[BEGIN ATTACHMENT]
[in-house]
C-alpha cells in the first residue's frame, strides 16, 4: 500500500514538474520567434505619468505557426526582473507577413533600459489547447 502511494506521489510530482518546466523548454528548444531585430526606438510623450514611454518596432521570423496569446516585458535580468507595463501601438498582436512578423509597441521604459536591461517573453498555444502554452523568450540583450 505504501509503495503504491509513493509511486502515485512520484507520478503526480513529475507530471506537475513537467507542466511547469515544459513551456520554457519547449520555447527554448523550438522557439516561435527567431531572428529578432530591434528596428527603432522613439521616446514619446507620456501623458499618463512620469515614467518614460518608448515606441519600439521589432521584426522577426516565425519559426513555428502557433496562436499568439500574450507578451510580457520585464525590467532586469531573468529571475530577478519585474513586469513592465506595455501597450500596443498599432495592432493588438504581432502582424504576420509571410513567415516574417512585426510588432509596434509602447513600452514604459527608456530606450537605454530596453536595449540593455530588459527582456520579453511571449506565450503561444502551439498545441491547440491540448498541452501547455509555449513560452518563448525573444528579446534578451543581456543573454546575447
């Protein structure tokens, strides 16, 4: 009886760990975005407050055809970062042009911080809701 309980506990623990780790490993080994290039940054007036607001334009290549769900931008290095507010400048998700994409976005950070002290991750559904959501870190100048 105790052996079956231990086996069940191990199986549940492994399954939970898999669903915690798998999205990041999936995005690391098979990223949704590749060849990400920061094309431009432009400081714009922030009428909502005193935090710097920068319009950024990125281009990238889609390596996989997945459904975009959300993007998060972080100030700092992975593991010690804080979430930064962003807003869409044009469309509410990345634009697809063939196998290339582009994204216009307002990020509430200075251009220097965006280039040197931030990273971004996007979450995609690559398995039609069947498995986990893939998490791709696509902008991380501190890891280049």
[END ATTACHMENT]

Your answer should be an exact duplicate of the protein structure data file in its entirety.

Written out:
[in-house]
C-alpha cells in the first residue's frame, strides 16, 4: 500500500514538474520567434505619468505557426526582473507577413533600459489547447 502511494506521489510530482518546466523548454528548444531585430526606438510623450514611454518596432521570423496569446516585458535580468507595463501601438498582436512578423509597441521604459536591461517573453498555444502554452523568450540583450 505504501509503495503504491509513493509511486502515485512520484507520478503526480513529475507530471506537475513537467507542466511547469515544459513551456520554457519547449520555447527554448523550438522557439516561435527567431531572428529578432530591434528596428527603432522613439521616446514619446507620456501623458499618463512620469515614467518614460518608448515606441519600439521589432521584426522577426516565425519559426513555428502557433496562436499568439500574450507578451510580457520585464525590467532586469531573468529571475530577478519585474513586469513592465506595455501597450500596443498599432495592432493588438504581432502582424504576420509571410513567415516574417512585426510588432509596434509602447513600452514604459527608456530606450537605454530596453536595449540593455530588459527582456520579453511571449506565450503561444502551439498545441491547440491540448498541452501547455509555449513560452518563448525573444528579446534578451543581456543573454546575447
């Protein structure tokens, strides 16, 4: 009886760990975005407050055809970062042009911080809701 309980506990623990780790490993080994290039940054007036607001334009290549769900931008290095507010400048998700994409976005950070002290991750559904959501870190100048 105790052996079956231990086996069940191990199986549940492994399954939970898999669903915690798998999205990041999936995005690391098979990223949704590749060849990400920061094309431009432009400081714009922030009428909502005193935090710097920068319009950024990125281009990238889609390596996989997945459904975009959300993007998060972080100030700092992975593991010690804080979430930064962003807003869409044009469309509410990345634009697809063939196998290339582009994204216009307002990020509430200075251009220097965006280039040197931030990273971004996007979450995609690559398995039609069947498995986990893939998490791709696509902008991380501190890891280049």